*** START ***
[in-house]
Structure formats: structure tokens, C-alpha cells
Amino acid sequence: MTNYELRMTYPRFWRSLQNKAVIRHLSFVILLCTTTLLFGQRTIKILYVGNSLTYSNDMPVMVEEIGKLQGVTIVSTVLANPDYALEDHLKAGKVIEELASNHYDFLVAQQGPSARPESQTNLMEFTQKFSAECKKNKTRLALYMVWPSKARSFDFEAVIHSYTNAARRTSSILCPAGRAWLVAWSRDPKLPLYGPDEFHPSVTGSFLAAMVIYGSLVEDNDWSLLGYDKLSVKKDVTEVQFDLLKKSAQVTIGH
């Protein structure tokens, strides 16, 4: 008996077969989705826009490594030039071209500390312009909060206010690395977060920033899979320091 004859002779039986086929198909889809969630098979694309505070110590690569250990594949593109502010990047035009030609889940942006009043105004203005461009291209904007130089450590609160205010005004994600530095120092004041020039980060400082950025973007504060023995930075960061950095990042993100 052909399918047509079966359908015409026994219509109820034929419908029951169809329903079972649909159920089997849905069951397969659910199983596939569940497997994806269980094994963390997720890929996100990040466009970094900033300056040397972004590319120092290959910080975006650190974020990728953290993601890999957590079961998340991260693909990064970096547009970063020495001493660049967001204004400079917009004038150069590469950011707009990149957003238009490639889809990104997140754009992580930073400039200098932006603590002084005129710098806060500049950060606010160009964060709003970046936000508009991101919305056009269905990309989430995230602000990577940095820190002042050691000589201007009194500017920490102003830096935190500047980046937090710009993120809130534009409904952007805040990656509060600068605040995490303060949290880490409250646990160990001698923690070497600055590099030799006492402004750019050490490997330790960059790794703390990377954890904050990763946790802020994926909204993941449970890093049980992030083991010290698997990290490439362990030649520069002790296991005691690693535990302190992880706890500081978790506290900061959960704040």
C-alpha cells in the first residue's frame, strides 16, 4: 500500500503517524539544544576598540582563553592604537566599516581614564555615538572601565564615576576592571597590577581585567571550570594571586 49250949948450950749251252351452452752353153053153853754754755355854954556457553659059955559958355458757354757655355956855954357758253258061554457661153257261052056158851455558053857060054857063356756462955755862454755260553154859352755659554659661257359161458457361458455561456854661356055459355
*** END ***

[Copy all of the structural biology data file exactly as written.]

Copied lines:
[in-house]
Structure formats: structure tokens, C-alpha cells
Amino acid sequence: MTNYELRMTYPRFWRSLQNKAVIRHLSFVILLCTTTLLFGQRTIKILYVGNSLTYSNDMPVMVEEIGKLQGVTIVSTVLANPDYALEDHLKAGKVIEELASNHYDFLVAQQGPSARPESQTNLMEFTQKFSAECKKNKTRLALYMVWPSKARSFDFEAVIHSYTNAARRTSSILCPAGRAWLVAWSRDPKLPLYGPDEFHPSVTGSFLAAMVIYGSLVEDNDWSLLGYDKLSVKKDVTEVQFDLLKKSAQVTIGH
């Protein structure tokens, strides 16, 4: 008996077969989705826009490594030039071209500390312009909060206010690395977060920033899979320091 004859002779039986086929198909889809969630098979694309505070110590690569250990594949593109502010990047035009030609889940942006009043105004203005461009291209904007130089450590609160205010005004994600530095120092004041020039980060400082950025973007504060023995930075960061950095990042993100 052909399918047509079966359908015409026994219509109820034929419908029951169809329903079972649909159920089997849905069951397969659910199983596939569940497997994806269980094994963390997720890929996100990040466009970094900033300056040397972004590319120092290959910080975006650190974020990728953290993601890999957590079961998340991260693909990064970096547009970063020495001493660049967001204004400079917009004038150069590469950011707009990149957003238009490639889809990104997140754009992580930073400039200098932006603590002084005129710098806060500049950060606010160009964060709003970046936000508009991101919305056009269905990309989430995230602000990577940095820190002042050691000589201007009194500017920490102003830096935190500047980046937090710009993120809130534009409904952007805040990656509060600068605040995490303060949290880490409250646990160990001698923690070497600055590099030799006492402004750019050490490997330790960059790794703390990377954890904050990763946790802020994926909204993941449970890093049980992030083991010290698997990290490439362990030649520069002790296991005691690693535990302190992880706890500081978790506290900061959960704040």
C-alpha cells in the first residue's frame, strides 16, 4: 500500500503517524539544544576598540582563553592604537566599516581614564555615538572601565564615576576592571597590577581585567571550570594571586 49250949948450950749251252351452452752353153053153853754754755355854954556457553659059955559958355458757354757655355956855954357758253258061554457661153257261052056158851455558053857060054857063356756462955755862454755260553154859352755659554659661257359161458457361458455561456854661356055459355